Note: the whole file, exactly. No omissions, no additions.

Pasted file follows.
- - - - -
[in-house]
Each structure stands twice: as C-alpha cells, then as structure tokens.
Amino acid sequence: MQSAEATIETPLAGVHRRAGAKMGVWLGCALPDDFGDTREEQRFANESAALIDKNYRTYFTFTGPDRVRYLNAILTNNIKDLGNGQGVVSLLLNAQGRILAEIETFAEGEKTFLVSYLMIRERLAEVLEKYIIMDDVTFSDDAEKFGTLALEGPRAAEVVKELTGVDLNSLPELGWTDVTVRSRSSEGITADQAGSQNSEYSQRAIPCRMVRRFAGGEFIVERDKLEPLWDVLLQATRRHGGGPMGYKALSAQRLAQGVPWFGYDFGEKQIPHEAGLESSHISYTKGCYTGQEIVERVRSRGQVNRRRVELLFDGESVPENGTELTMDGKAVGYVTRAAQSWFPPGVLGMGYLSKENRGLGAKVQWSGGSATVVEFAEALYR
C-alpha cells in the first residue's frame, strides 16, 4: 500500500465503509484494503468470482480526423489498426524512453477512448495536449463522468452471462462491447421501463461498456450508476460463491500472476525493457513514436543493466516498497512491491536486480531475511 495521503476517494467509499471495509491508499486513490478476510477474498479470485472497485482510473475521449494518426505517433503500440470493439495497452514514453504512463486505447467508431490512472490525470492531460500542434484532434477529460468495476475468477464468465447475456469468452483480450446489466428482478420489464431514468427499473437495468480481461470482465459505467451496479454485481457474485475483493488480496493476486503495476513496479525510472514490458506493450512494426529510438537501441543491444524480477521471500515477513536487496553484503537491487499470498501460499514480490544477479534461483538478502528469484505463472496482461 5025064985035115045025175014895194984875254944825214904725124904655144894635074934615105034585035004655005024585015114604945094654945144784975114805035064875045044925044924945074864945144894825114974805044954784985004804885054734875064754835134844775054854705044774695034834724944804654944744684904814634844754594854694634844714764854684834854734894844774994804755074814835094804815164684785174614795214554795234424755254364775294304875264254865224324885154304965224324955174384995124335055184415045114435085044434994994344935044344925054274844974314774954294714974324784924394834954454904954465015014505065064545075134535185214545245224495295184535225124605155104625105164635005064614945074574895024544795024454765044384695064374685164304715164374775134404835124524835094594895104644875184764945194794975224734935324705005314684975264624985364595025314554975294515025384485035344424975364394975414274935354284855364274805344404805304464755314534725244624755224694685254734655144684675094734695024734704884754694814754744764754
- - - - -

[in-house]
Each structure stands twice: as C-alpha cells, then as structure tokens.
Amino acid sequence: MQSAEATIETPLAGVHRRAGAKMGVWLGCALPDDFGDTREEQRFANESAALIDKNYRTYFTFTGPDRVRYLNAILTNNIKDLGNGQGVVSLLLNAQGRILAEIETFAEGEKTFLVSYLMIRERLAEVLEKYIIMDDVTFSDDAEKFGTLALEGPRAAEVVKELTGVDLNSLPELGWTDVTVRSRSSEGITADQAGSQNSEYSQRAIPCRMVRRFAGGEFIVERDKLEPLWDVLLQATRRHGGGPMGYKALSAQRLAQGVPWFGYDFGEKQIPHEAGLESSHISYTKGCYTGQEIVERVRSRGQVNRRRVELLFDGESVPENGTELTMDGKAVGYVTRAAQSWFPPGVLGMGYLSKENRGLGAKVQWSGGSATVVEFAEALYR
C-alpha cells in the first residue's frame, strides 16, 4: 500500500465503509484494503468470482480526423489498426524512453477512448495536449463522468452471462462491447421501463461498456450508476460463491500472476525493457513514436543493466516498497512491491536486480531475511 495521503476517494467509499471495509491508499486513490478476510477474498479470485472497485482510473475521449494518426505517433503500440470493439495497452514514453504512463486505447467508431490512472490525470492531460500542434484532434477529460468495476475468477464468465447475456469468452483480450446489466428482478420489464431514468427499473437495468480481461470482465459505467451496479454485481457474485475483493488480496493476486503495476513496479525510472514490458506493450512494426529510438537501441543491444524480477521471500515477513536487496553484503537491487499470498501460499514480490544477479534461483538478502528469484505463472496482461 5025064985035115045025175014895194984875254944825214904725124904655144894635074934615105034585035004655005024585015114604945094654945144784975114805035064875045044925044924945074864945144894825114974805044954784985004804885054734875064754835134844775054854705044774695034834724944804654944744684904814634844754594854694634844714764854684834854734894844774994804755074814835094804815164684785174614795214554795234424755254364775294304875264254865224324885154304965224324955174384995124335055184415045114435085044434994994344935044344925054274844974314774954294714974324784924394834954454904954465015014505065064545075134535185214545245224495295184535225124605155104625105164635005064614945074574895024544795024454765044384695064374685164304715164374775134404835124524835094594895104644875184764945194794975224734935324705005314684975264624985364595025314554975294515025384485035344424975364394975414274935354284855364274805344404805304464755314534725244624755224694685254734655144684675094734695024734704884754694814754744764754